What's an Inverted Yield Curve? How Does it Work & Why is It Important for Investors?

By Chika


Last Updated: April 8, 2022



The bond market flashed a warning sign for the U.S. economy when the spread between five-year notes and 30-year bonds inverted for the first time since 2006. This occurrence sent financial markets into a frenzy because the inverted yield curve has always been seen as a harbinger of a recession.

Using the inverted yield curve as a barometer, analysts at Bank of America stated that the recent rally in US equities “despite clearly weaker fundamentals" may be a bear trap for investors given warning signs coming from the bond market. 

So what does an inverted yield curve mean for retail investors and how can they position their portfolios appropriately to avoid getting caught on the wrong side of the market? Let's read on.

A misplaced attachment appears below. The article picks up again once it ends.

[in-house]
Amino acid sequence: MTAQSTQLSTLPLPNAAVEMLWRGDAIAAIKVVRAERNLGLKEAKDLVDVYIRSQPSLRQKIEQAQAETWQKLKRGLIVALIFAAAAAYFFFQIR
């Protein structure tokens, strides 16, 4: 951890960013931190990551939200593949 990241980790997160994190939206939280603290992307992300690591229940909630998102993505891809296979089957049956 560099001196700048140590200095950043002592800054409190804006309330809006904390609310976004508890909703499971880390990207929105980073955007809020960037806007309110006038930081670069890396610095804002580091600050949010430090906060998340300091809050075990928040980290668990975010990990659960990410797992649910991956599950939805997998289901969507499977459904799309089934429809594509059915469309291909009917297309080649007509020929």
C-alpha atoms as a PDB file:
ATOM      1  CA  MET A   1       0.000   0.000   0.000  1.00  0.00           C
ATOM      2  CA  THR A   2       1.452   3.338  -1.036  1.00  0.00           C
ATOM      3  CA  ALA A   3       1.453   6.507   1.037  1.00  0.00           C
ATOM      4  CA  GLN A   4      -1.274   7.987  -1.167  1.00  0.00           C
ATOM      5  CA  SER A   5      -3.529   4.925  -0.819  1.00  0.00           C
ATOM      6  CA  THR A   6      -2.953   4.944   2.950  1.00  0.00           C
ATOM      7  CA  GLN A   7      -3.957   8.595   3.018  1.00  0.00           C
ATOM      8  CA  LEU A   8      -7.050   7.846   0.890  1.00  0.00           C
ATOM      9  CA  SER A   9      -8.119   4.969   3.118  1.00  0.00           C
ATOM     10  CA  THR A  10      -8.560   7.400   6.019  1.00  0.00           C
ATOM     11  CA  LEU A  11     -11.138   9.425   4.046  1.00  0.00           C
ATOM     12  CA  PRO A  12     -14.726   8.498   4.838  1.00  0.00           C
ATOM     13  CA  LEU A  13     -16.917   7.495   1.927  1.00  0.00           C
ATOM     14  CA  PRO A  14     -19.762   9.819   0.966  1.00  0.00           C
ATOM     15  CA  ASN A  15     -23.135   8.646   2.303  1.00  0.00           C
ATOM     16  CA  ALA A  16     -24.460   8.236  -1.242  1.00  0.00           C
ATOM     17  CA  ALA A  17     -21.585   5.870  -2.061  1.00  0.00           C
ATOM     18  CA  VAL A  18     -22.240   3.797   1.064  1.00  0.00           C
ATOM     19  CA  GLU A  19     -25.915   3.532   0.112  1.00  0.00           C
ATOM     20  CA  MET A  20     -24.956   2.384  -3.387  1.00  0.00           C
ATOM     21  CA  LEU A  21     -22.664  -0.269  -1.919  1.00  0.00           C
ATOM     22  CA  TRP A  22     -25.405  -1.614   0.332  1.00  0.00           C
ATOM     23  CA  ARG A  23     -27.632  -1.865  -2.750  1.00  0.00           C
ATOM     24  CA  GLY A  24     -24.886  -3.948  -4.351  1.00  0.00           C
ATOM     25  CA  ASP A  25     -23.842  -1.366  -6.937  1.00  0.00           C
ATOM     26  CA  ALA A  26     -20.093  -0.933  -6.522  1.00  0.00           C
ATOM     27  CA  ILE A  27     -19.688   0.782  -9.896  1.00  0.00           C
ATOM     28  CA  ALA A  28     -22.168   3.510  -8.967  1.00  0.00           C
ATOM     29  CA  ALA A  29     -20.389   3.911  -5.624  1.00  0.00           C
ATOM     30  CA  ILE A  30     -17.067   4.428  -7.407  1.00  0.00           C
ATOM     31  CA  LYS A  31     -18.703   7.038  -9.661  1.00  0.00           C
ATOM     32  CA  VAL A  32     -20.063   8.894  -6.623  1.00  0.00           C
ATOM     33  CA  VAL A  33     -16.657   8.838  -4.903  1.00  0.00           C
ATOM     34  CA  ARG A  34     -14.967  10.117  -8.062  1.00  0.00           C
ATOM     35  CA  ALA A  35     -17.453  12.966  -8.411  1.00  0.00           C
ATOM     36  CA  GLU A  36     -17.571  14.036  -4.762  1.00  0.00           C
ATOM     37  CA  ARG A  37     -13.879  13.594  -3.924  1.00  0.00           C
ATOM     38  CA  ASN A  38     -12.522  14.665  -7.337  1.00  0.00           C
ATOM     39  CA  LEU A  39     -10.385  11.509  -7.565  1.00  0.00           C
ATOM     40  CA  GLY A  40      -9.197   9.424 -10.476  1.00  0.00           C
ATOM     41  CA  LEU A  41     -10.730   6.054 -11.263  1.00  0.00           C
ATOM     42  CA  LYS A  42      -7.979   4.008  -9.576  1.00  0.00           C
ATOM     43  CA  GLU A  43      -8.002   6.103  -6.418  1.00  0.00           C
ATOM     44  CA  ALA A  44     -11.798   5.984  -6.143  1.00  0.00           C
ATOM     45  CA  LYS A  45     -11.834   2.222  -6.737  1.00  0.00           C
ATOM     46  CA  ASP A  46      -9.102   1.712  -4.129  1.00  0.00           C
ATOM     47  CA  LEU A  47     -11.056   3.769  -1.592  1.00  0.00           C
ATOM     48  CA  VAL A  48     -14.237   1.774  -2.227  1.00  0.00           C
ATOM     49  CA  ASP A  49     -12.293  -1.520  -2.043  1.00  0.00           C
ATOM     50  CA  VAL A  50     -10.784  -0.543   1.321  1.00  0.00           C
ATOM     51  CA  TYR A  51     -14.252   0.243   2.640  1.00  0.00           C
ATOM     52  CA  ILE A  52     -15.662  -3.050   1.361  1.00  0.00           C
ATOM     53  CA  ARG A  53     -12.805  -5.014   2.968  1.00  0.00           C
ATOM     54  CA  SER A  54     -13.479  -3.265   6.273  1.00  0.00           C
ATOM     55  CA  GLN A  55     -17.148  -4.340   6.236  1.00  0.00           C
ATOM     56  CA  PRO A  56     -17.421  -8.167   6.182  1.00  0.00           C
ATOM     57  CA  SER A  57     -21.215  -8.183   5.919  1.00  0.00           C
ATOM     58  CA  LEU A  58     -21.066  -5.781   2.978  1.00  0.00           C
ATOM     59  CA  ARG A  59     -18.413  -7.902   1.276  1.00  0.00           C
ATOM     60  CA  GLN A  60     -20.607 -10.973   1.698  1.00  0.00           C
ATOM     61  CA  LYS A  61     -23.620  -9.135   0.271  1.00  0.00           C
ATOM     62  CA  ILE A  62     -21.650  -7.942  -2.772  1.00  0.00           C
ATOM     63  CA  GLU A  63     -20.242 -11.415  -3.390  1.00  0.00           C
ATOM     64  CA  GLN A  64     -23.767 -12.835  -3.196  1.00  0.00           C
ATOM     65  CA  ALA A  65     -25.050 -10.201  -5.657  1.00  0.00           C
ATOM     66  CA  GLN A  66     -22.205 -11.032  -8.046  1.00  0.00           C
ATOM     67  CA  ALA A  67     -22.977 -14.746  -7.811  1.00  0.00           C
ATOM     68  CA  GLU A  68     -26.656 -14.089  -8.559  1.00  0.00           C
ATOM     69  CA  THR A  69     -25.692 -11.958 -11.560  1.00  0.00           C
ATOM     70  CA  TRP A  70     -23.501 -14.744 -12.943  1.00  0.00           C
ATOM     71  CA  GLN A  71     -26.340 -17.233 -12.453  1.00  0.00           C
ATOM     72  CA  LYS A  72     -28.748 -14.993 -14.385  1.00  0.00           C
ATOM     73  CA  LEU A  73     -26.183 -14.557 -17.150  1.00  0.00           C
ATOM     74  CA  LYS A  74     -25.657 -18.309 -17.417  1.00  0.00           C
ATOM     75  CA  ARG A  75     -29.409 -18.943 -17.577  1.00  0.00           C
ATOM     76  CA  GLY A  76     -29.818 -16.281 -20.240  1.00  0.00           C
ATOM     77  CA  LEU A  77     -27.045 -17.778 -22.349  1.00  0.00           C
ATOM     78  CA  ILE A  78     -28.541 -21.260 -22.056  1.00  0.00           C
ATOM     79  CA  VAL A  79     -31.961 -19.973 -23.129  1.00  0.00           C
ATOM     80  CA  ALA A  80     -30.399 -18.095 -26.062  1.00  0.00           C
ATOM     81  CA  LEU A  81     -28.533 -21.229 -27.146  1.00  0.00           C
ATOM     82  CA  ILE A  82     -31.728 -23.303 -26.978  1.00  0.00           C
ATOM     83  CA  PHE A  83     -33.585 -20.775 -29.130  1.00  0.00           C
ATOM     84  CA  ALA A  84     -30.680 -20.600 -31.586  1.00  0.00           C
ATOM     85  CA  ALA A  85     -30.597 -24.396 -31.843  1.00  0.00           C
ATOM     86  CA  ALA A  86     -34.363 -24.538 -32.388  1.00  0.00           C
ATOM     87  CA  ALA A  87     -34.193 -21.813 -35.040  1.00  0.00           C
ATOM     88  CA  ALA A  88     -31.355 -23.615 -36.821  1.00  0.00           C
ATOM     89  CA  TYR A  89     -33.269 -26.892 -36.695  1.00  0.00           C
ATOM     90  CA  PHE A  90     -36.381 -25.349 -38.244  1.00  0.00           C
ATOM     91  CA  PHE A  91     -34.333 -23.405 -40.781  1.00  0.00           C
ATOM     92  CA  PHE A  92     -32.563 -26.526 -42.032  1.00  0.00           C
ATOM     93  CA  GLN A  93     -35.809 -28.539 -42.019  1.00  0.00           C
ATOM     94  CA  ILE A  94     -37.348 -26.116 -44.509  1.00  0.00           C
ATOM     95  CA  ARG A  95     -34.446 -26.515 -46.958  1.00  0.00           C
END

What is a Yield Curve?

The term yield curve refers to the relationship between the short- and long-term interest rates of fixed-income securities issued by the U.S. Treasury.

It is the way by which fixed-income investors decipher the relationship between yields across the different maturities of U.S. government bonds, from 3-month bills to 30-year bonds. The focus is usually on the yields of Treasury notes starting with the two-year and out to the 10-year note.

The yield curve slopes higher when the economy is robust and interest rates remain steady. This is because shorter-term bonds typically have lower yields while longer-term bonds have greater yields.

Longer termed bonds often attract a higher return from investors due to the risks associated with tying up money for longer periods, like inflation.